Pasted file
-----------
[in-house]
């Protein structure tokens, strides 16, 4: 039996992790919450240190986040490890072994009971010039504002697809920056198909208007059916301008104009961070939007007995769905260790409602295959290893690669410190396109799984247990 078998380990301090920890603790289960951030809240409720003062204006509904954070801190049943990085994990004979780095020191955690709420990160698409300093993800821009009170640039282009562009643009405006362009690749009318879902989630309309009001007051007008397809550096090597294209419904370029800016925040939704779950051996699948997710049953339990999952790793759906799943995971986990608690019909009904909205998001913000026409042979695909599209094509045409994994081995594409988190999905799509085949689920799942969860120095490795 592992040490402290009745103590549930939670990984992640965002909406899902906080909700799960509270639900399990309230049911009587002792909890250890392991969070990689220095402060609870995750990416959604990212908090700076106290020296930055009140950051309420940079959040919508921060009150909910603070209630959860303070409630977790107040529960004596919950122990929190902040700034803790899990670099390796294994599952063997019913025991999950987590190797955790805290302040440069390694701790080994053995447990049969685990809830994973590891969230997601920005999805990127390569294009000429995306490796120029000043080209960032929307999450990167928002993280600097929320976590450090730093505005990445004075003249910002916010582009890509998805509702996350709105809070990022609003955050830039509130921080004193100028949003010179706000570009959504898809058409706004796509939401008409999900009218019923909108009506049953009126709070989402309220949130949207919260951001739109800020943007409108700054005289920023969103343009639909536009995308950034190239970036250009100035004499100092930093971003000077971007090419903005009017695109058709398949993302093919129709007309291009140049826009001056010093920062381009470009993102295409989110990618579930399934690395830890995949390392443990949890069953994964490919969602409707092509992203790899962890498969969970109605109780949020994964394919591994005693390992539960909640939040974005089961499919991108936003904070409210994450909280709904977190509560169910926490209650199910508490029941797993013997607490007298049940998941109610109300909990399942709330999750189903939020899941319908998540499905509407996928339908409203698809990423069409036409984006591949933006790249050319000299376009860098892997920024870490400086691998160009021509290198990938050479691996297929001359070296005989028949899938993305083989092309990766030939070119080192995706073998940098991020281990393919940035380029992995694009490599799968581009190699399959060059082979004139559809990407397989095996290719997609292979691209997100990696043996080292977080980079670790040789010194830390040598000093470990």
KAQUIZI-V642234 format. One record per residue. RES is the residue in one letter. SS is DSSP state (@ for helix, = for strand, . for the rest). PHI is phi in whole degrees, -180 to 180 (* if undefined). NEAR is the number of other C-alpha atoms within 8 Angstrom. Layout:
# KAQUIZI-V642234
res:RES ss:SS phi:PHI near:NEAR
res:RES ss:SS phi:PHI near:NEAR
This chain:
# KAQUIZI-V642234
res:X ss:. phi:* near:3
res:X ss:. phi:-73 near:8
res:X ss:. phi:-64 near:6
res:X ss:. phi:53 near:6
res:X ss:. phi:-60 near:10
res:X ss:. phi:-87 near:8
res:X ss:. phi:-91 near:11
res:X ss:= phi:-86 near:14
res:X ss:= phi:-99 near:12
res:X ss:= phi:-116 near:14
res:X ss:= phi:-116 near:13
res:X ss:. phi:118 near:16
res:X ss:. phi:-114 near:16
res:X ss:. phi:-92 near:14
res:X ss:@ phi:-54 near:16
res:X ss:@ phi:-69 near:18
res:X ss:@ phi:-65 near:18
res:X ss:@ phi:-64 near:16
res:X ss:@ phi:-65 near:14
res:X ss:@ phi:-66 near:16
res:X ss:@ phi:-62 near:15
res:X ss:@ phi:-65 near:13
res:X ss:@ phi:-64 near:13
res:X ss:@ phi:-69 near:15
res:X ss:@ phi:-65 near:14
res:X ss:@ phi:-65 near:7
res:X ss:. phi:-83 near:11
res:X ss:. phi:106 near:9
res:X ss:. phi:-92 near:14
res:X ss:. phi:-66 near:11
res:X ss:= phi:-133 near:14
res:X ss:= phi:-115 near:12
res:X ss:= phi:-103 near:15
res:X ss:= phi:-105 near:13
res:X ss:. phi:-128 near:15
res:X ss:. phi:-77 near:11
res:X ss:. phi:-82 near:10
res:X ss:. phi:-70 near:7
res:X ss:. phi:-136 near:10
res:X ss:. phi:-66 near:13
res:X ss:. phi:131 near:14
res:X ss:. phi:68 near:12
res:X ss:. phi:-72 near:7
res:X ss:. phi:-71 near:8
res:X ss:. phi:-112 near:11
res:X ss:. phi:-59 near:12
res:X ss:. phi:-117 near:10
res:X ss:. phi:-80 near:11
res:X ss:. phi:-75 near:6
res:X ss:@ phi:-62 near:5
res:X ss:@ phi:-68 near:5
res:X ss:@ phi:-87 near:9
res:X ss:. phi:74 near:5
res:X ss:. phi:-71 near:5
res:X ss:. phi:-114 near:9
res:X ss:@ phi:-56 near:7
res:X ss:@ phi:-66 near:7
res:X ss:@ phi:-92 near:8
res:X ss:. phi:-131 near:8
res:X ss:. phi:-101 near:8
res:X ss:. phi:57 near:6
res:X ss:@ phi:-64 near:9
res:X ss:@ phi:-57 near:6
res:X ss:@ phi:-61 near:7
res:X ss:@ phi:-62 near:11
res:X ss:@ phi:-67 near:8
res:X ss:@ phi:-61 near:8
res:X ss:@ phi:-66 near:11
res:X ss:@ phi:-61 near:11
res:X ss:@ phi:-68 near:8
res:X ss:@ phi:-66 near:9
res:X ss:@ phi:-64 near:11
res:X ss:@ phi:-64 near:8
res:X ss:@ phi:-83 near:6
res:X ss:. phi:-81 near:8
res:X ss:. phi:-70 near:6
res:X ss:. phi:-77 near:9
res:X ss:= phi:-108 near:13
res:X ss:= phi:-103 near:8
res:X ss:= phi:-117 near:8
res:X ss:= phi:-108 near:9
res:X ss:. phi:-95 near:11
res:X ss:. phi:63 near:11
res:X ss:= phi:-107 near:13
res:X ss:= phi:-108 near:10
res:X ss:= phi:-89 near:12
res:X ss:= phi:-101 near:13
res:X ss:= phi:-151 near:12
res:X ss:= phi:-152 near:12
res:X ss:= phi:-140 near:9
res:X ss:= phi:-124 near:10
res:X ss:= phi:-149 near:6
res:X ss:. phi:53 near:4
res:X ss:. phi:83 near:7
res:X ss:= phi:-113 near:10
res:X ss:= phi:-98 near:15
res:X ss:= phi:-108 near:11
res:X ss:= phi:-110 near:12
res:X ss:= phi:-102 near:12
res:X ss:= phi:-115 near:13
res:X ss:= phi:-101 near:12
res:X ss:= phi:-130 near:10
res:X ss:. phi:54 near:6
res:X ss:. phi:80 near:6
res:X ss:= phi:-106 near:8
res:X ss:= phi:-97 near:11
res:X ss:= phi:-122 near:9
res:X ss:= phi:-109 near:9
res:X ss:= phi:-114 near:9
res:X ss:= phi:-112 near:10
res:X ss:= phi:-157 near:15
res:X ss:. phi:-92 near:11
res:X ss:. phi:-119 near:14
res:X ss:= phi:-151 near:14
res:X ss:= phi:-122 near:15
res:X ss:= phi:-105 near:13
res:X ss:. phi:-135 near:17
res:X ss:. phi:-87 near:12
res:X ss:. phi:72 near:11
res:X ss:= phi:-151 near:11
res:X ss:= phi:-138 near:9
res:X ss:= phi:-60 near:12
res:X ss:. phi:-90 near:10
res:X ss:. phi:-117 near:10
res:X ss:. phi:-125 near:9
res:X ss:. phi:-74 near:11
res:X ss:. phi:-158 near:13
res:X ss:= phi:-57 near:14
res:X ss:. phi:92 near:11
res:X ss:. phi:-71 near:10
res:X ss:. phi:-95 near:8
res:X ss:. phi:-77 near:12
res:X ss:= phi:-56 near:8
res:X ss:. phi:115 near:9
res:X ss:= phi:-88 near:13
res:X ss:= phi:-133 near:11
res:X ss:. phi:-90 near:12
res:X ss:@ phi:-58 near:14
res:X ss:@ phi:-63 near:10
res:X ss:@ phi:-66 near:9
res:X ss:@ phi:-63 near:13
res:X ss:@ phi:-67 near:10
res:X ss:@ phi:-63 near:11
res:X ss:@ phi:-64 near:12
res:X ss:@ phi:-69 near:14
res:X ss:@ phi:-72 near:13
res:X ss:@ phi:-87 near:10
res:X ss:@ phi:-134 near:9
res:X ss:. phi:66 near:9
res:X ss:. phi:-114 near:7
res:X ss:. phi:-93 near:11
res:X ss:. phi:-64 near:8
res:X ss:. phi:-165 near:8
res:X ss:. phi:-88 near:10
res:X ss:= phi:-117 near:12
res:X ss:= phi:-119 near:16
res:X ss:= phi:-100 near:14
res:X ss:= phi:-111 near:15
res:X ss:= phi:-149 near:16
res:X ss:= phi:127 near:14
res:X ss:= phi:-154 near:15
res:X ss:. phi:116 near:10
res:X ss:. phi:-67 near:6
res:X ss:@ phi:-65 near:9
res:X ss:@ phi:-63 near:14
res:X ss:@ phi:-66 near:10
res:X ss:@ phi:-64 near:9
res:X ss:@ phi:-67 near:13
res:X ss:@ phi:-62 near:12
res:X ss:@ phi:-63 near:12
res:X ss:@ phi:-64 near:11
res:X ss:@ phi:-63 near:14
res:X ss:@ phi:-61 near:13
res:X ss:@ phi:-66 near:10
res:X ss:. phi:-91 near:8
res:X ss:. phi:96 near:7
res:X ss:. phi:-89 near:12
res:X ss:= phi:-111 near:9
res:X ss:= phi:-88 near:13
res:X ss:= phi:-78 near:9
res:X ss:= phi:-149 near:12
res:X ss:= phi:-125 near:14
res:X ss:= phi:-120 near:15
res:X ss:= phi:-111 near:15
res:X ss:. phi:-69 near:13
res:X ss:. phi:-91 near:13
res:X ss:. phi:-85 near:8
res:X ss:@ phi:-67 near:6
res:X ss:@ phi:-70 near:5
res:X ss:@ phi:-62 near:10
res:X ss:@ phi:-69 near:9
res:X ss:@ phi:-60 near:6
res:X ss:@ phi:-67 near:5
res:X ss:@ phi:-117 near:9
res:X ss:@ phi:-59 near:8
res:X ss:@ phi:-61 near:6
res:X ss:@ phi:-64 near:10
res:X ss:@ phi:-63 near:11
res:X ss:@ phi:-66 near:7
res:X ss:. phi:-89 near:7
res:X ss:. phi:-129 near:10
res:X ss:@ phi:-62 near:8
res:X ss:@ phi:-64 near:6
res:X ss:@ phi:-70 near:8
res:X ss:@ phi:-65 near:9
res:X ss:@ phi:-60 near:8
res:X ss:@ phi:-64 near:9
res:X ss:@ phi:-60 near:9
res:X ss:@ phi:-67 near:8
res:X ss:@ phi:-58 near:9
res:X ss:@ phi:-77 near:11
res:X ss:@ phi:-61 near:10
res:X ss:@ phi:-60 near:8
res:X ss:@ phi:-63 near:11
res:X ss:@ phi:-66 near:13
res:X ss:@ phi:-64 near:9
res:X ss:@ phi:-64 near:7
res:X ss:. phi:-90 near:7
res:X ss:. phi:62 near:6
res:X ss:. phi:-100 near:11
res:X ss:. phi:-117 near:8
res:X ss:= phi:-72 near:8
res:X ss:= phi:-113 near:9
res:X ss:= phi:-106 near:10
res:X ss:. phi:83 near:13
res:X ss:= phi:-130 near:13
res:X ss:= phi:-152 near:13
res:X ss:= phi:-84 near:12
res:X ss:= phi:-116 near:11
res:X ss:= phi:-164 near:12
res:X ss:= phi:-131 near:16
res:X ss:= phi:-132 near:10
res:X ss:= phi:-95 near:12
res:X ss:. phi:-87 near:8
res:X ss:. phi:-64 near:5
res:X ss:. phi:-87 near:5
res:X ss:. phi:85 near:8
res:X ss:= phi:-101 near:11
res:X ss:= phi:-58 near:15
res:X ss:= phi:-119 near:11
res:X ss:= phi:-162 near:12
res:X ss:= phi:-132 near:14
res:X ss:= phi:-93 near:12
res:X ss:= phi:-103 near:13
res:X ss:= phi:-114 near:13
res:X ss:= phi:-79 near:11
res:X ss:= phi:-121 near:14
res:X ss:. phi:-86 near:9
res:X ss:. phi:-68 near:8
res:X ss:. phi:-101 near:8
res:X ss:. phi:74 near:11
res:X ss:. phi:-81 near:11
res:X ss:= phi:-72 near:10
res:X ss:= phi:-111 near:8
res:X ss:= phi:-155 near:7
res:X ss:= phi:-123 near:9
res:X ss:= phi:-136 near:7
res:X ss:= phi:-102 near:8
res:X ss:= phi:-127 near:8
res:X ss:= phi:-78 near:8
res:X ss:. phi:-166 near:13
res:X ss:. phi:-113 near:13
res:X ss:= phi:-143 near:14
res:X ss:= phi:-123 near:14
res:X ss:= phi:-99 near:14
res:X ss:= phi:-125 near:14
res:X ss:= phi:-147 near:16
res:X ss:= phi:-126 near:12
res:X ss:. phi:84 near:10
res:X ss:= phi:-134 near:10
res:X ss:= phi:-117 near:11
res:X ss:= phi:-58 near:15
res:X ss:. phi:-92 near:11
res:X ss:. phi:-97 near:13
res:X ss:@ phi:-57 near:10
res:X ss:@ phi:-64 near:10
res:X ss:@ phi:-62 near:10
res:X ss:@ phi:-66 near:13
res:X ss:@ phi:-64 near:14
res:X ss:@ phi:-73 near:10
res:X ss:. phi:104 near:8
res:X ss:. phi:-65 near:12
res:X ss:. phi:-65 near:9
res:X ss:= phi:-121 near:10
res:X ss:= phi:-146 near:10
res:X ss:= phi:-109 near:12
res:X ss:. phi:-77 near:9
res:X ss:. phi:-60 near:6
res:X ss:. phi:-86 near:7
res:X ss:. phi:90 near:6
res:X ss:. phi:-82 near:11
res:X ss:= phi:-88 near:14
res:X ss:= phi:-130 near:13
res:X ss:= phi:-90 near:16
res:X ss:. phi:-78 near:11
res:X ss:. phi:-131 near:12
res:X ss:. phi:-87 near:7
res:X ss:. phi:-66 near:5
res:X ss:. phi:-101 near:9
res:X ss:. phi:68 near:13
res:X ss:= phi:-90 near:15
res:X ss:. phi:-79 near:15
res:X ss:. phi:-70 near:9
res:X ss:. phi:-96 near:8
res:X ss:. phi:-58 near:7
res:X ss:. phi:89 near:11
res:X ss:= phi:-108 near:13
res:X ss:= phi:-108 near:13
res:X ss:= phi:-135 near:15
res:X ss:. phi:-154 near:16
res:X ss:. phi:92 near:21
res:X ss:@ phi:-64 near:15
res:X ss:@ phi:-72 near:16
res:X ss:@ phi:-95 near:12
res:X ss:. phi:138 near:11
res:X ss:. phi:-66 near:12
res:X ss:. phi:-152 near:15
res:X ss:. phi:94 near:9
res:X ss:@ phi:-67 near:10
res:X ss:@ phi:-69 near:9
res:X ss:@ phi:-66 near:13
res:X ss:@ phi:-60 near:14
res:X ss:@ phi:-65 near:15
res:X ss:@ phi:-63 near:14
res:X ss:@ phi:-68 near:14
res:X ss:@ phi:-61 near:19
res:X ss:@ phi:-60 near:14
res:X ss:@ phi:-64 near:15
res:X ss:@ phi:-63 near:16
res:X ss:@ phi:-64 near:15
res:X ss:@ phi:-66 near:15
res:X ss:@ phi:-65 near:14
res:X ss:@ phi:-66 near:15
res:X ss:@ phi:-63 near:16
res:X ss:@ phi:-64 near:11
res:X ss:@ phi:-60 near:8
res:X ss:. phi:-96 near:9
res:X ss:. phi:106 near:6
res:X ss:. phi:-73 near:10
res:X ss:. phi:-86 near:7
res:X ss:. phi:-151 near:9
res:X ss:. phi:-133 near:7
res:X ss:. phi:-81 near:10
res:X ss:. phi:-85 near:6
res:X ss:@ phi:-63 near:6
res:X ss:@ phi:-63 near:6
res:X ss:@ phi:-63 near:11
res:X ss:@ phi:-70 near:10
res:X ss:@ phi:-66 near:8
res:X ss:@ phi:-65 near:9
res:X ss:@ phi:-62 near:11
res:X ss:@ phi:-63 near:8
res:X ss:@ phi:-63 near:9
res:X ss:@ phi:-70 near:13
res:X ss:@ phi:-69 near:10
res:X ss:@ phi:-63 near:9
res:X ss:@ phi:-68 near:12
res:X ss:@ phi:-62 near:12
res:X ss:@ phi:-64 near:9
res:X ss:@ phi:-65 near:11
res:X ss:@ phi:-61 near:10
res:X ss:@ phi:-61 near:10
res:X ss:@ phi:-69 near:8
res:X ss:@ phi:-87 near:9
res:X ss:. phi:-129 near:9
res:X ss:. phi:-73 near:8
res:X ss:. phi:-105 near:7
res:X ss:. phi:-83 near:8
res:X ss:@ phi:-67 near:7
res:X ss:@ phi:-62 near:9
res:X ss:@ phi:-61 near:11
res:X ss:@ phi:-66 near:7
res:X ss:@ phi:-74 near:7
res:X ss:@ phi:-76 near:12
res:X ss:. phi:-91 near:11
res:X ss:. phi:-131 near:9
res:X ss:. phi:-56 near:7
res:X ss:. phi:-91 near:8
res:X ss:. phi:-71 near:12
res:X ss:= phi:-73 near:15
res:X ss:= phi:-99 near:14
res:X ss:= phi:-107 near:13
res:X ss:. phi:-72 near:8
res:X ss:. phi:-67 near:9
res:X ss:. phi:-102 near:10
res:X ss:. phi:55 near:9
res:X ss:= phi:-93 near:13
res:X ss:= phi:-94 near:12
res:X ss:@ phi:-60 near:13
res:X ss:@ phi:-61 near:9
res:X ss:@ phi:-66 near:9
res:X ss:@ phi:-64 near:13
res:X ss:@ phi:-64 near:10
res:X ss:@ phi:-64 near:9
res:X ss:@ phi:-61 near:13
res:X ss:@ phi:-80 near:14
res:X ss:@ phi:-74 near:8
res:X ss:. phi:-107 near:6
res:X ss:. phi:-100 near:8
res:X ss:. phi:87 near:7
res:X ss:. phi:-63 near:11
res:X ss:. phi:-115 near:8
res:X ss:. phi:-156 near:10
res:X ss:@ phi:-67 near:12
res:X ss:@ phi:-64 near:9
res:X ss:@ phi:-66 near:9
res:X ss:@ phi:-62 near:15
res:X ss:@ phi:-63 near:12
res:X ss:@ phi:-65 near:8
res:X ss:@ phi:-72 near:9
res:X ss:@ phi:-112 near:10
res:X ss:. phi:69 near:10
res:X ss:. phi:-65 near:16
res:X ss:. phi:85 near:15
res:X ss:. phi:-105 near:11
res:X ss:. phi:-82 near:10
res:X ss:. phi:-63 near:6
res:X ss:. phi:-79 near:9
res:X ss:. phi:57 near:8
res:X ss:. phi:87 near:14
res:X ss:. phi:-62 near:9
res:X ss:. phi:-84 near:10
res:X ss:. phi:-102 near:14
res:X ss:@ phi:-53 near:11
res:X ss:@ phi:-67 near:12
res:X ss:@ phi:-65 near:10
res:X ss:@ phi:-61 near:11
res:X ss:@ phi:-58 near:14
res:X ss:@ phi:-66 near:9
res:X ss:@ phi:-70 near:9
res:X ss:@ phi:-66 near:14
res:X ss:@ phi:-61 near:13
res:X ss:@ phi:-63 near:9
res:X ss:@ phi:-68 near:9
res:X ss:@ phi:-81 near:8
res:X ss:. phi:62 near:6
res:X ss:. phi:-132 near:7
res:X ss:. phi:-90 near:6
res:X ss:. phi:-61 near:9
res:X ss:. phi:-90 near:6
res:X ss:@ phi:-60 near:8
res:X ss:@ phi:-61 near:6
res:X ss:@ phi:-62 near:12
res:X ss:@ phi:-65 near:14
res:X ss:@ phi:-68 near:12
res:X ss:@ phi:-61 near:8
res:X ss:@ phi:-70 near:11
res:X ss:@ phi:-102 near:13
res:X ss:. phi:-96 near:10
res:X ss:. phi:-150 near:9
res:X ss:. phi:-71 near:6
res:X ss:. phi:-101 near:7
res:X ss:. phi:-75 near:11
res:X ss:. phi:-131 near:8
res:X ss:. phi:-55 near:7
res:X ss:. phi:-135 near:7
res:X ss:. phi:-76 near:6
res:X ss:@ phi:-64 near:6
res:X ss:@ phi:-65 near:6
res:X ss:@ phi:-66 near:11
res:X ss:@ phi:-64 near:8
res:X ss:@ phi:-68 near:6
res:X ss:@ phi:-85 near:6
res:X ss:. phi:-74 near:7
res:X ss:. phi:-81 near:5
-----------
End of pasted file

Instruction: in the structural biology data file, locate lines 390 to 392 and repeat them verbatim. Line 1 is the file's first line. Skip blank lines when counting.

res:X ss:= phi:-107 near:13
res:X ss:. phi:-72 near:8
res:X ss:. phi:-67 near:9